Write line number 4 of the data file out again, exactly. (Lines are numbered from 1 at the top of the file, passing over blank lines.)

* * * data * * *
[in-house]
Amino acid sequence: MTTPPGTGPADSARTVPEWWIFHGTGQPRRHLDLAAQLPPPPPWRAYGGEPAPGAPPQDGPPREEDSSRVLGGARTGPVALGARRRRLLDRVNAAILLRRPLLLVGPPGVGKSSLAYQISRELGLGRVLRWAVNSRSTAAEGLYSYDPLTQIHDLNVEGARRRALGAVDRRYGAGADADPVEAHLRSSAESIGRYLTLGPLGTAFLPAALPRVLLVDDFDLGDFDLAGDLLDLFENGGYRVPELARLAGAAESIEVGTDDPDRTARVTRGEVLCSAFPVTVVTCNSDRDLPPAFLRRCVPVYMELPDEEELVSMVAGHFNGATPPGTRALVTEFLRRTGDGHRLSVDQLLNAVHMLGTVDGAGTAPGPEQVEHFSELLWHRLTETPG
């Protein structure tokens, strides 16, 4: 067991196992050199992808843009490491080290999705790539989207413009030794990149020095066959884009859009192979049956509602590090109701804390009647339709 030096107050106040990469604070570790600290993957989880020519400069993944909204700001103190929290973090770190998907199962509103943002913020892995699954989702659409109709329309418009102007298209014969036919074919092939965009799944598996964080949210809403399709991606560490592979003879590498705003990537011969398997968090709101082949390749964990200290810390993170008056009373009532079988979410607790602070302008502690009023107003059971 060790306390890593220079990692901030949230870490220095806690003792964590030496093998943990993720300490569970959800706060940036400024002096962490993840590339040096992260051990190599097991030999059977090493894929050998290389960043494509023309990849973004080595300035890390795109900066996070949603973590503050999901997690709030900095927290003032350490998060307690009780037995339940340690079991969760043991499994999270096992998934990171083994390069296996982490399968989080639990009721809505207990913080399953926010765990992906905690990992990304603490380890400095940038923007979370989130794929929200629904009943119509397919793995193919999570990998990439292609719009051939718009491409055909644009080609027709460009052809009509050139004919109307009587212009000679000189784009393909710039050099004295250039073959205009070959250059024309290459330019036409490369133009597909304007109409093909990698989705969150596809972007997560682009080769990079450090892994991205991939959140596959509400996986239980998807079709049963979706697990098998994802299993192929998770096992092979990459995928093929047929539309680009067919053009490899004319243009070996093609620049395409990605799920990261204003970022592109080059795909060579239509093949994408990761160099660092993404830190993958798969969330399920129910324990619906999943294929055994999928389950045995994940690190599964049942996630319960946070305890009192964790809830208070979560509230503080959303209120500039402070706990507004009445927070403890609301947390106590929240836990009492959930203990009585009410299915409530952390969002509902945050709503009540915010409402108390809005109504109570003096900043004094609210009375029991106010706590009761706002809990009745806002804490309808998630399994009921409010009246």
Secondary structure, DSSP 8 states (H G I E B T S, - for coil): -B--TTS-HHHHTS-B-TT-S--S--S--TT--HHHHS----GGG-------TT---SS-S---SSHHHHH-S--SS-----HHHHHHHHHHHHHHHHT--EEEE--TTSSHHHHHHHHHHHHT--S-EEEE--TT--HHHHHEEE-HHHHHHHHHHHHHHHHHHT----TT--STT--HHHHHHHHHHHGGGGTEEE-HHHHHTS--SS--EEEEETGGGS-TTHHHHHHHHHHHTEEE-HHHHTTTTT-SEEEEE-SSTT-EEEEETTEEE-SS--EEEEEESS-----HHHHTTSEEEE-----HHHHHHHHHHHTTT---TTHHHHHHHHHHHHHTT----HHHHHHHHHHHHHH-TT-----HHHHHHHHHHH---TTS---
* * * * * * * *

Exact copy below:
Secondary structure, DSSP 8 states (H G I E B T S, - for coil): -B--TTS-HHHHTS-B-TT-S--S--S--TT--HHHHS----GGG-------TT---SS-S---SSHHHHH-S--SS-----HHHHHHHHHHHHHHHHT--EEEE--TTSSHHHHHHHHHHHHT--S-EEEE--TT--HHHHHEEE-HHHHHHHHHHHHHHHHHHT----TT--STT--HHHHHHHHHHHGGGGTEEE-HHHHHTS--SS--EEEEETGGGS-TTHHHHHHHHHHHTEEE-HHHHTTTTT-SEEEEE-SSTT-EEEEETTEEE-SS--EEEEEESS-----HHHHTTSEEEE-----HHHHHHHHHHHTTT---TTHHHHHHHHHHHHHTT----HHHHHHHHHHHHHH-TT-----HHHHHHHHHHH---TTS---